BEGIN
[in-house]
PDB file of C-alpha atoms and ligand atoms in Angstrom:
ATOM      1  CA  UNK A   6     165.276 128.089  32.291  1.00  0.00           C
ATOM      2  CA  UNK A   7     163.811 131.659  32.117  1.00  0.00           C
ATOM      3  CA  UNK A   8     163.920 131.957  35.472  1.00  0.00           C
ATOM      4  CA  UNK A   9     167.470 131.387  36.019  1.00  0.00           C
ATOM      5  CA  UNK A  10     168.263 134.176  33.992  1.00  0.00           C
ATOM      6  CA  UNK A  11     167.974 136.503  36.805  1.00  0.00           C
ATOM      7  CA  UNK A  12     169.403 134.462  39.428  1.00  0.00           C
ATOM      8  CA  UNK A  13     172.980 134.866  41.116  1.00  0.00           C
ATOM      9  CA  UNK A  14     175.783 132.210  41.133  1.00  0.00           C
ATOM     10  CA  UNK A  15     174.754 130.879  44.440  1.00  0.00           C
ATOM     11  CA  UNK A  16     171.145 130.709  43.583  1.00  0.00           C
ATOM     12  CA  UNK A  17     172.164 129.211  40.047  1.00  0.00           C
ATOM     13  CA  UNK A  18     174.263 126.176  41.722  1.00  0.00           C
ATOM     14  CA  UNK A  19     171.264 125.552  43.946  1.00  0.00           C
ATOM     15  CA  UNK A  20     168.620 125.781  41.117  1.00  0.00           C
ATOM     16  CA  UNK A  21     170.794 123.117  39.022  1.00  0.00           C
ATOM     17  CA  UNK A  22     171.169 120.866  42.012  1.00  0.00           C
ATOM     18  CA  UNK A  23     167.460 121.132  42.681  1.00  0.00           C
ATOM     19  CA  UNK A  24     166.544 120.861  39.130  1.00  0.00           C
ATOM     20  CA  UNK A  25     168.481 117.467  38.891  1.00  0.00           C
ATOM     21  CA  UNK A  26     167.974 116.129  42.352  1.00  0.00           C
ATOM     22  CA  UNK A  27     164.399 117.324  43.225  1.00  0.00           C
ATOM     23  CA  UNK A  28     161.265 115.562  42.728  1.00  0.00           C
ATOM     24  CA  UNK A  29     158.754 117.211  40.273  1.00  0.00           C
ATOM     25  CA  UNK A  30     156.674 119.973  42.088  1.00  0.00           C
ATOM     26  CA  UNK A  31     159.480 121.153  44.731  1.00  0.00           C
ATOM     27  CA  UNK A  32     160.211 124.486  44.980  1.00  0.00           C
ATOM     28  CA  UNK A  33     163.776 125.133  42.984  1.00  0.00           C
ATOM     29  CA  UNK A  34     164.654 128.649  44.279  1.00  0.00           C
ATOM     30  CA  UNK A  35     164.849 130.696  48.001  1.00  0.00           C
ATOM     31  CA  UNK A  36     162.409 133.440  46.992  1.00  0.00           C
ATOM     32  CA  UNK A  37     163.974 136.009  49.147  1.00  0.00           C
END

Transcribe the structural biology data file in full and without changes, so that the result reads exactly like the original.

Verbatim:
[in-house]
PDB file of C-alpha atoms and ligand atoms in Angstrom:
ATOM      1  CA  UNK A   6     165.276 128.089  32.291  1.00  0.00           C
ATOM      2  CA  UNK A   7     163.811 131.659  32.117  1.00  0.00           C
ATOM      3  CA  UNK A   8     163.920 131.957  35.472  1.00  0.00           C
ATOM      4  CA  UNK A   9     167.470 131.387  36.019  1.00  0.00           C
ATOM      5  CA  UNK A  10     168.263 134.176  33.992  1.00  0.00           C
ATOM      6  CA  UNK A  11     167.974 136.503  36.805  1.00  0.00           C
ATOM      7  CA  UNK A  12     169.403 134.462  39.428  1.00  0.00           C
ATOM      8  CA  UNK A  13     172.980 134.866  41.116  1.00  0.00           C
ATOM      9  CA  UNK A  14     175.783 132.210  41.133  1.00  0.00           C
ATOM     10  CA  UNK A  15     174.754 130.879  44.440  1.00  0.00           C
ATOM     11  CA  UNK A  16     171.145 130.709  43.583  1.00  0.00           C
ATOM     12  CA  UNK A  17     172.164 129.211  40.047  1.00  0.00           C
ATOM     13  CA  UNK A  18     174.263 126.176  41.722  1.00  0.00           C
ATOM     14  CA  UNK A  19     171.264 125.552  43.946  1.00  0.00           C
ATOM     15  CA  UNK A  20     168.620 125.781  41.117  1.00  0.00           C
ATOM     16  CA  UNK A  21     170.794 123.117  39.022  1.00  0.00           C
ATOM     17  CA  UNK A  22     171.169 120.866  42.012  1.00  0.00           C
ATOM     18  CA  UNK A  23     167.460 121.132  42.681  1.00  0.00           C
ATOM     19  CA  UNK A  24     166.544 120.861  39.130  1.00  0.00           C
ATOM     20  CA  UNK A  25     168.481 117.467  38.891  1.00  0.00           C
ATOM     21  CA  UNK A  26     167.974 116.129  42.352  1.00  0.00           C
ATOM     22  CA  UNK A  27     164.399 117.324  43.225  1.00  0.00           C
ATOM     23  CA  UNK A  28     161.265 115.562  42.728  1.00  0.00           C
ATOM     24  CA  UNK A  29     158.754 117.211  40.273  1.00  0.00           C
ATOM     25  CA  UNK A  30     156.674 119.973  42.088  1.00  0.00           C
ATOM     26  CA  UNK A  31     159.480 121.153  44.731  1.00  0.00           C
ATOM     27  CA  UNK A  32     160.211 124.486  44.980  1.00  0.00           C
ATOM     28  CA  UNK A  33     163.776 125.133  42.984  1.00  0.00           C
ATOM     29  CA  UNK A  34     164.654 128.649  44.279  1.00  0.00           C
ATOM     30  CA  UNK A  35     164.849 130.696  48.001  1.00  0.00           C
ATOM     31  CA  UNK A  36     162.409 133.440  46.992  1.00  0.00           C
ATOM     32  CA  UNK A  37     163.974 136.009  49.147  1.00  0.00           C